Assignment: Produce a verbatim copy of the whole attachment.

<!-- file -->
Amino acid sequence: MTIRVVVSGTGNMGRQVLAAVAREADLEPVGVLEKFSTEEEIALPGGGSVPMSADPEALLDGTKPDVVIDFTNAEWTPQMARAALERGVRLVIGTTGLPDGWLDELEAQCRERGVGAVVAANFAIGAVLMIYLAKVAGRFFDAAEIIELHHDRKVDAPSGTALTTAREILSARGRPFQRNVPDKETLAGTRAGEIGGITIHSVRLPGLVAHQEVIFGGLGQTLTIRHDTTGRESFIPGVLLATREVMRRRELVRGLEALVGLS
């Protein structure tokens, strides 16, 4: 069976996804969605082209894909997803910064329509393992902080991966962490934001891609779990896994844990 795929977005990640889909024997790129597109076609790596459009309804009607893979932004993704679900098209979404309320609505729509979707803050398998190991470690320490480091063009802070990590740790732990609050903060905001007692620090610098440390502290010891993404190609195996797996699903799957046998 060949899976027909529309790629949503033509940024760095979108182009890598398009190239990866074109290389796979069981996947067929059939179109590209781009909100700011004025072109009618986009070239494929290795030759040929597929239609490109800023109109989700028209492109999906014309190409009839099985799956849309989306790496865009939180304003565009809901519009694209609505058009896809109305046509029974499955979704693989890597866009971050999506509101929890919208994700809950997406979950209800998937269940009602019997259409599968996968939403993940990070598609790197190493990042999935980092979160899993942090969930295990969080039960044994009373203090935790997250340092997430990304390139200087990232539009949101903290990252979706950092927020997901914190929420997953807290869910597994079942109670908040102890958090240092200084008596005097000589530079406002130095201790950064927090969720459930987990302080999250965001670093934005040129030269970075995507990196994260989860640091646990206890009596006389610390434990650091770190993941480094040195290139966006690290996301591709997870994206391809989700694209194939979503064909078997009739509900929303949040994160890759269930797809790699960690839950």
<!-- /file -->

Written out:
Amino acid sequence: MTIRVVVSGTGNMGRQVLAAVAREADLEPVGVLEKFSTEEEIALPGGGSVPMSADPEALLDGTKPDVVIDFTNAEWTPQMARAALERGVRLVIGTTGLPDGWLDELEAQCRERGVGAVVAANFAIGAVLMIYLAKVAGRFFDAAEIIELHHDRKVDAPSGTALTTAREILSARGRPFQRNVPDKETLAGTRAGEIGGITIHSVRLPGLVAHQEVIFGGLGQTLTIRHDTTGRESFIPGVLLATREVMRRRELVRGLEALVGLS
């Protein structure tokens, strides 16, 4: 069976996804969605082209894909997803910064329509393992902080991966962490934001891609779990896994844990 795929977005990640889909024997790129597109076609790596459009309804009607893979932004993704679900098209979404309320609505729509979707803050398998190991470690320490480091063009802070990590740790732990609050903060905001007692620090610098440390502290010891993404190609195996797996699903799957046998 060949899976027909529309790629949503033509940024760095979108182009890598398009190239990866074109290389796979069981996947067929059939179109590209781009909100700011004025072109009618986009070239494929290795030759040929597929239609490109800023109109989700028209492109999906014309190409009839099985799956849309989306790496865009939180304003565009809901519009694209609505058009896809109305046509029974499955979704693989890597866009971050999506509101929890919208994700809950997406979950209800998937269940009602019997259409599968996968939403993940990070598609790197190493990042999935980092979160899993942090969930295990969080039960044994009373203090935790997250340092997430990304390139200087990232539009949101903290990252979706950092927020997901914190929420997953807290869910597994079942109670908040102890958090240092200084008596005097000589530079406002130095201790950064927090969720459930987990302080999250965001670093934005040129030269970075995507990196994260989860640091646990206890009596006389610390434990650091770190993941480094040195290139966006690290996301591709997870994206391809989700694209194939979503064909078997009739509900929303949040994160890759269930797809790699960690839950």